His first appearance onstage during a major Apple event was at WWDC 2009, where he helped Bertrand Serlet introduce Mac OS X Snow Leopard. He made another appearance during 2010's 'Back to the Mac' presentation, showing off Mac OS X Lion. He introduced iOS 7 and OS X Mavericks at Apple's WWDC 2013 developer conference, and iOS 8 and OS X Yosemite at WWDC 2014.[19][20] At WWDC 2015, he delivered most of Apple's 2-hour main opening-day presentation, introducing iOS 9 and OS X 10.11 "El Capitan", and revealing plans to release Apple's new programming language Swift as an open-source project.[21] In September 2015, he demoed 3D Touch in the new iPhone 6S.

At WWDC 2016, Federighi introduced iOS 10 and macOS 10.12 "Sierra" and said that the 15-year-old OS X would be rebranded as "macOS" in tune with the naming scheme used for iOS, tvOS, and watchOS. He emphasized the use of widgets on the iOS lock screen and announced new APIs for Siri and iMessage that would be open to all developers. In March 2016, Federighi wrote an article for The Washington Post, stating that "I became an engineer because I believe in the power of technology to enrich our lives" as his motivation.[22]

In 2017, Federighi announced that the Safari web browser would block cookies from following people from site to site.[23]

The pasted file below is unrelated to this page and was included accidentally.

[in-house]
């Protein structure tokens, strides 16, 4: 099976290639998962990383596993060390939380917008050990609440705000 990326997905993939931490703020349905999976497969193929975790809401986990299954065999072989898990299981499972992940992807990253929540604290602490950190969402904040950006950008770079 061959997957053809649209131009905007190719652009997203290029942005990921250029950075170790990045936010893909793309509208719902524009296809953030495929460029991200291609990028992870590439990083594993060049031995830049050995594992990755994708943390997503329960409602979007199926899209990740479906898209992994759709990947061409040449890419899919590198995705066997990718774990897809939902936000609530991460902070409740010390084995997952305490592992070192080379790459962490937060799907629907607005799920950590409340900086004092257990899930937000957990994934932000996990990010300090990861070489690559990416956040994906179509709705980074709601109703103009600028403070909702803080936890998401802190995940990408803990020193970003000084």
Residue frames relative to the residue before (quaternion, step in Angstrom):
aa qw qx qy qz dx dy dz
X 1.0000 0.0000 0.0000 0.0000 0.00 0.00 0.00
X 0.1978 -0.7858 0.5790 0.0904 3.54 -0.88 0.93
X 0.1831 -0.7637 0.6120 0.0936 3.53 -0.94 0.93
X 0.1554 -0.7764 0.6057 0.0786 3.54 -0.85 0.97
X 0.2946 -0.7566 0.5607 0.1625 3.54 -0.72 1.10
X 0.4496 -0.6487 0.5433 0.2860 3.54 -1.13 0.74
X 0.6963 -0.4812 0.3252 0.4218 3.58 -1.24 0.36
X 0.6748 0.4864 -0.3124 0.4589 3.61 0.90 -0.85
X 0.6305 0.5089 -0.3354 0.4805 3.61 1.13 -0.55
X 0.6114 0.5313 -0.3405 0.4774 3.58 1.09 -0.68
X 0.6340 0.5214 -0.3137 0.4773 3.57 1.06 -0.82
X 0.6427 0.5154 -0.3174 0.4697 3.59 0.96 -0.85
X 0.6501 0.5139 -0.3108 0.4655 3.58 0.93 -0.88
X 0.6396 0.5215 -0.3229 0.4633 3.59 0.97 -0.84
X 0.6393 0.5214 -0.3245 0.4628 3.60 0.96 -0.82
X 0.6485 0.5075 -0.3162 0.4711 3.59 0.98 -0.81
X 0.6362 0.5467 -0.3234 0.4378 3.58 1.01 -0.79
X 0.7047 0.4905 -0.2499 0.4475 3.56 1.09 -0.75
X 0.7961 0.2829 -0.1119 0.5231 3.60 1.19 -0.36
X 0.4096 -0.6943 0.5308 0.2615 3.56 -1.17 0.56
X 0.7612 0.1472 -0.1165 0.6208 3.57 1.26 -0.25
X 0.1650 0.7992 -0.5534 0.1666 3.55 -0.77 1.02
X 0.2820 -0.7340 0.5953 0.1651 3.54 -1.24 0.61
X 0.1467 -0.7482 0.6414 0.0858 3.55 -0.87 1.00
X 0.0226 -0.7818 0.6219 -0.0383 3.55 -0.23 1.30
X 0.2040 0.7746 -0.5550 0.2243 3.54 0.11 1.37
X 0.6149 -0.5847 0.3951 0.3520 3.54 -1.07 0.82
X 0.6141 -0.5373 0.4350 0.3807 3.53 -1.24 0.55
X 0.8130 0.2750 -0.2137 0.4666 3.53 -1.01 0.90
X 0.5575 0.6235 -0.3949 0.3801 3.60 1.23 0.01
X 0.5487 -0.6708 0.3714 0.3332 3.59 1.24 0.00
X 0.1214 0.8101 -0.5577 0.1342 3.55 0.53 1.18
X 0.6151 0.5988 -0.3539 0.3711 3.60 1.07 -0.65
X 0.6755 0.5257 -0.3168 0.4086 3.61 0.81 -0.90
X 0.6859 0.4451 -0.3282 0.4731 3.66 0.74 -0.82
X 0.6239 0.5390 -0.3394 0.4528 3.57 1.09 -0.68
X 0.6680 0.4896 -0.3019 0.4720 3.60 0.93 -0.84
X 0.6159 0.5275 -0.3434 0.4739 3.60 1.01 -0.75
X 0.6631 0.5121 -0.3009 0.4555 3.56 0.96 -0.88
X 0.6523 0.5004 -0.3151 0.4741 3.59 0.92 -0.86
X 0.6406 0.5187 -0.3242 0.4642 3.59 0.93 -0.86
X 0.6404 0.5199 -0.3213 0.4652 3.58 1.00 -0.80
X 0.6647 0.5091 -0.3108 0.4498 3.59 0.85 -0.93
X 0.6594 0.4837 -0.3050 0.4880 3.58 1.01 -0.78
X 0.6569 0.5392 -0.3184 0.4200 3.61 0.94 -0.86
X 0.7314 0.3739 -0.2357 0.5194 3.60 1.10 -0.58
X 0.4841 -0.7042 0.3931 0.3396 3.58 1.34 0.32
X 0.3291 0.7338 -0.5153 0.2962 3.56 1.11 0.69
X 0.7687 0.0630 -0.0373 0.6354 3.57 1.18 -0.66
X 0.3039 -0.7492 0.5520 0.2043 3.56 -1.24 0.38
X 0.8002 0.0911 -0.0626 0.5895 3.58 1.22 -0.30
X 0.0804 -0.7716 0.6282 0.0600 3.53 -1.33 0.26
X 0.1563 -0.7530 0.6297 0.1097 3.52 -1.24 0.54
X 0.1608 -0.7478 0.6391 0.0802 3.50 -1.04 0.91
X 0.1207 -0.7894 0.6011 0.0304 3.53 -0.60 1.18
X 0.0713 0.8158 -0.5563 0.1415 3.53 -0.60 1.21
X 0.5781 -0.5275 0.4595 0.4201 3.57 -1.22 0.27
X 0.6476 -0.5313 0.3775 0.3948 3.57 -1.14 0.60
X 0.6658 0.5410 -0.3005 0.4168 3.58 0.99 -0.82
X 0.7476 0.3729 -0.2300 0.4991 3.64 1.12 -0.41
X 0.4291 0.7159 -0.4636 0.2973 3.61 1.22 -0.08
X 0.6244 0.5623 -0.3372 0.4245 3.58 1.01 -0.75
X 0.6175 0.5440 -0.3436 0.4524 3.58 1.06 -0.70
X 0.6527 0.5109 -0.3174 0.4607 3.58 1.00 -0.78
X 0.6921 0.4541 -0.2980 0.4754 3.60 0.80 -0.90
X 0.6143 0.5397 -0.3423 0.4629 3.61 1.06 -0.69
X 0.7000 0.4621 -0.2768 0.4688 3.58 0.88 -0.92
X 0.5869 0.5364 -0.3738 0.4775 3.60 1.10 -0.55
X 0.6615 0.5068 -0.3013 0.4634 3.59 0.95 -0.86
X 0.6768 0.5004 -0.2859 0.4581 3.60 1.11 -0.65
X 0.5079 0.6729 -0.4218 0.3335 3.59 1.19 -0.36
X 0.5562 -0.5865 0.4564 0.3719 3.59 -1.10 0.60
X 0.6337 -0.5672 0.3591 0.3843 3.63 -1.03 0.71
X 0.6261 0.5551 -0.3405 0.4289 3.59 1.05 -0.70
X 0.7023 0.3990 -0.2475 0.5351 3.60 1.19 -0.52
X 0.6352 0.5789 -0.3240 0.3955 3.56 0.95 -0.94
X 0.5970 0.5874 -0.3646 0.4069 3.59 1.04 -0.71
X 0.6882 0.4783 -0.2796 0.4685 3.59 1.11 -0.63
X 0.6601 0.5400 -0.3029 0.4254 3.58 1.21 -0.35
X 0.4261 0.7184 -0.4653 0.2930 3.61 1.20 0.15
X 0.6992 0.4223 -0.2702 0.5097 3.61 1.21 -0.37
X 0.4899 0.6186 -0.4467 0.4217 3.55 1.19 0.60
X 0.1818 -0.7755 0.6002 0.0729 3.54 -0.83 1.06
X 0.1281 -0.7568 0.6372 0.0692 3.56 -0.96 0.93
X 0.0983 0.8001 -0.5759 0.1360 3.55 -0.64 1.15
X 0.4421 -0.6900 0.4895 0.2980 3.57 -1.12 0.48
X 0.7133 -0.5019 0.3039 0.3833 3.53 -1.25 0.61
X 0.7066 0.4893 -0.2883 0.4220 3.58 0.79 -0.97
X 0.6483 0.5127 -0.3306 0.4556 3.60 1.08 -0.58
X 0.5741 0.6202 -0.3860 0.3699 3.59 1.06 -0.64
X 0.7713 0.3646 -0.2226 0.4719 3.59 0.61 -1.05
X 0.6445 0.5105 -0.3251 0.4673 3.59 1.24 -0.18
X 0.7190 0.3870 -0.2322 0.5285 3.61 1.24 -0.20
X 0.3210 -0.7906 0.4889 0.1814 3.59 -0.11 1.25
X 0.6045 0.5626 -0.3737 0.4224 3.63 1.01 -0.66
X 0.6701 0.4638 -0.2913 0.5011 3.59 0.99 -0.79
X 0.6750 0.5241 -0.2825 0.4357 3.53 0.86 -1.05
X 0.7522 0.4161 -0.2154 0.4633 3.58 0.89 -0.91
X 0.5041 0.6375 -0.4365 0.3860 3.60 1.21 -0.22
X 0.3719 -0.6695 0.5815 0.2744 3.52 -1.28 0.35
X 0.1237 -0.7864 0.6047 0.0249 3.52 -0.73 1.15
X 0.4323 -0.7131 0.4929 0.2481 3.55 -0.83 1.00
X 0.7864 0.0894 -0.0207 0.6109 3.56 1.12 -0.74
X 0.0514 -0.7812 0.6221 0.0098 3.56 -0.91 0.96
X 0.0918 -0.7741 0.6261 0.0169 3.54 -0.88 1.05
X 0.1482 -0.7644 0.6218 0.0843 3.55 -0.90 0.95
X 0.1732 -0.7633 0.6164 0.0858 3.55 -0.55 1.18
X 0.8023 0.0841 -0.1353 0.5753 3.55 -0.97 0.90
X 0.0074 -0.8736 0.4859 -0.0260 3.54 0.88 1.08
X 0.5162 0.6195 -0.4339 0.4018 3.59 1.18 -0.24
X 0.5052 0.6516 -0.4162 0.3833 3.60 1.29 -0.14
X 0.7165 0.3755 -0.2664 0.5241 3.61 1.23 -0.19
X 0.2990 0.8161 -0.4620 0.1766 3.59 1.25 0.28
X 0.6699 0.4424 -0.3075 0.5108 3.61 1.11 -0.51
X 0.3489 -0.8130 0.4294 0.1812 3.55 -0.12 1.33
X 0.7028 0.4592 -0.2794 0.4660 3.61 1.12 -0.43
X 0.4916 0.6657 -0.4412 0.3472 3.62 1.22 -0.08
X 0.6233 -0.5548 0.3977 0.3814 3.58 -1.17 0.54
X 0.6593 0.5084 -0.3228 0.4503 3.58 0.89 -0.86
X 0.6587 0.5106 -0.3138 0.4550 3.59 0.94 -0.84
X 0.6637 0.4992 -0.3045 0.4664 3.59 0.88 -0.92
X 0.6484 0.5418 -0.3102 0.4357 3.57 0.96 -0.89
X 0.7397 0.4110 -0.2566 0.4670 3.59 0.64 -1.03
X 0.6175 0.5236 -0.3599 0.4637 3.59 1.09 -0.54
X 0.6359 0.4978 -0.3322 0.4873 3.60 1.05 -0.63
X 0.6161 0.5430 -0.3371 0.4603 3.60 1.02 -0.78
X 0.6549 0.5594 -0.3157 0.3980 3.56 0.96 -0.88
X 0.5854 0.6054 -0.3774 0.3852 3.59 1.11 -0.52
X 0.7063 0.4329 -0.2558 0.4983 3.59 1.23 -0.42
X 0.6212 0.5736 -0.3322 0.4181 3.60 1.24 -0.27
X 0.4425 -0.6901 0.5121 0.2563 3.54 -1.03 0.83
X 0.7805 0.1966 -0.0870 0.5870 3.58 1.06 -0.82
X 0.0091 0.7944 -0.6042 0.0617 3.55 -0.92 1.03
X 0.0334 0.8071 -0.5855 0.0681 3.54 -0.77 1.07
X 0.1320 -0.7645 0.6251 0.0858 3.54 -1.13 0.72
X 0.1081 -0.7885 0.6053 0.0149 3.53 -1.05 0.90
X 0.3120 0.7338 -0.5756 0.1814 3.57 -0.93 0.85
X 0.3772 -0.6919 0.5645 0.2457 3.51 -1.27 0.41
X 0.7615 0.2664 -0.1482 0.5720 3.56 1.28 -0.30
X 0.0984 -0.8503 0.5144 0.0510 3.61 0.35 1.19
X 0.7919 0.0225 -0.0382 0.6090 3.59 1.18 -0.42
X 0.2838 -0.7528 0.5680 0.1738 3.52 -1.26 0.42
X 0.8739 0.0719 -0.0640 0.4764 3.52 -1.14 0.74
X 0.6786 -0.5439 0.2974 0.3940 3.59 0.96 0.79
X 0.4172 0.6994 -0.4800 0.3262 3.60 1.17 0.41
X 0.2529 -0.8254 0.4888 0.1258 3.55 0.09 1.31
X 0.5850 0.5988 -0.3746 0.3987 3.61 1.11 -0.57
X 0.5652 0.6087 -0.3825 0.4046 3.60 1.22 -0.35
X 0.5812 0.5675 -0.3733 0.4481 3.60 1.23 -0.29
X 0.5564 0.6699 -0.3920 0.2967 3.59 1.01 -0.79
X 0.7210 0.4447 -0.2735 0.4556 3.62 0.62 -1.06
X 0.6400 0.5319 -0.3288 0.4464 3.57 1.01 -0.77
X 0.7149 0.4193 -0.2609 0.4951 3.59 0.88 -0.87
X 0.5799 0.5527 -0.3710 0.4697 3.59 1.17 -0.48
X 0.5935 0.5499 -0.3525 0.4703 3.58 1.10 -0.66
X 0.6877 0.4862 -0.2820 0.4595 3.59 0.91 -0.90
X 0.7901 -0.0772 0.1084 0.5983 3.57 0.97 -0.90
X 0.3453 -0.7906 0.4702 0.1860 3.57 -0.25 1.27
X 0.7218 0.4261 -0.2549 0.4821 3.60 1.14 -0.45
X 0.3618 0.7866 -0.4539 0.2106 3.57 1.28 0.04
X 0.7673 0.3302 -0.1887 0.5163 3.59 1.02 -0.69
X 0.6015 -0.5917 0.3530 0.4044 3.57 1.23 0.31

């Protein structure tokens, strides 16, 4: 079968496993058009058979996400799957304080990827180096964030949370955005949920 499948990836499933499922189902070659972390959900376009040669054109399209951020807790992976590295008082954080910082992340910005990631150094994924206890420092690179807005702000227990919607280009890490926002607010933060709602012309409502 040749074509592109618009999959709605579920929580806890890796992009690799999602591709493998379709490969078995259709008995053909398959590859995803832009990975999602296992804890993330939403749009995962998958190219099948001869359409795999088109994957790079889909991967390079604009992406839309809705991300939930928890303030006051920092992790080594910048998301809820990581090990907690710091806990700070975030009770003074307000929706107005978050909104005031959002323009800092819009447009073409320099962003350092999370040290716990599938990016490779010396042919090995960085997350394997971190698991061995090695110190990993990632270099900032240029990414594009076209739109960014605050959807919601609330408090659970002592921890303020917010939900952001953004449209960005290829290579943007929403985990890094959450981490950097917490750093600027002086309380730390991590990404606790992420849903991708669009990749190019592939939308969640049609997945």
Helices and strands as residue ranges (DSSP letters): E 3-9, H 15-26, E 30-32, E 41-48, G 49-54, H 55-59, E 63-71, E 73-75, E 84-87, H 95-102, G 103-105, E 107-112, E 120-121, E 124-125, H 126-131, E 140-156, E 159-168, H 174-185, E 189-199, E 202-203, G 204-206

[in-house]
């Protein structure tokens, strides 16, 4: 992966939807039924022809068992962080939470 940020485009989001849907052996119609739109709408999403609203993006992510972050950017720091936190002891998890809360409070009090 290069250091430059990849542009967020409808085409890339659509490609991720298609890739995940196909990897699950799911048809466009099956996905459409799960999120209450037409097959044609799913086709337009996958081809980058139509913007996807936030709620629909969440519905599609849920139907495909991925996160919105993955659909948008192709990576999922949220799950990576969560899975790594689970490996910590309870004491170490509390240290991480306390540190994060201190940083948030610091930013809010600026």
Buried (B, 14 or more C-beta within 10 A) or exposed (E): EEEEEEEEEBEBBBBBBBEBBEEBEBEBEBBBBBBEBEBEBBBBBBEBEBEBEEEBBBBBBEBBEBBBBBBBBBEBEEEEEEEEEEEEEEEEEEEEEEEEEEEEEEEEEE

At an Apple Special Event in September 2017, Federighi initially failed to properly demo the Face ID feature on the iPhone X. Apple stated that before the event, some Apple employees had inadvertently triggered Face ID on one of the demonstration phones, causing it to instead prompt for a passcode when Federighi attempted to unlock it.[24]

At WWDC 2018, Federighi introduced iOS 12 and macOS 10.14 "Mojave."

At WWDC 2019, he introduced iOS 13, iPadOS and macOS 10.15 "Catalina."

At WWDC 2020, he was the lead presenter showcasing many of Apple's recent advancements.[25] He also introduced iOS 14, iPadOS 14, and macOS 11 "Big Sur".

He made a cameo appearance within the September 2020 Apple Event, appearing briefly during a segment. However, he did not speak.[26]

At the November 2020 Apple Special Event, a video of him “setting the mood” by waking a MacBook from sleep instantly became a meme.[27]

In November 2021, he appeared at the Web Summit talking about the dangers of allowing sideloading in the iOS ecosystem.[28]

At WWDC 2022, Federighi introduced iOS 16 and iPadOS 16, as well as macOS 13 "Ventura."[29]

At WWDC 2023, he announced iOS 17, iPadOS 17, macOS 14 "Sonoma", and the developer and public betas for each operating system.[30]

Personal life[edit]

Federighi is of Italian descent.[31] Federighi is married as of 2014[32] and has four children.[33]


  1. ^ "Craig Federighi - Google Search". Retrieved 27 May 2021.
  2. ^ "Apple Press Info - Craig Federighi". Apple. Retrieved 28 January 2013.
  3. ^ a b "Craig Federighi, Apple's Vice President of Mac Software Engineering & Dan Riccio, Apple's Vice President of Hardware Engineering Join Apple's Executive Team as Senior Vice Presidents". Apple Press Release. 27 Aug 2012. Retrieved 28 Aug 2012.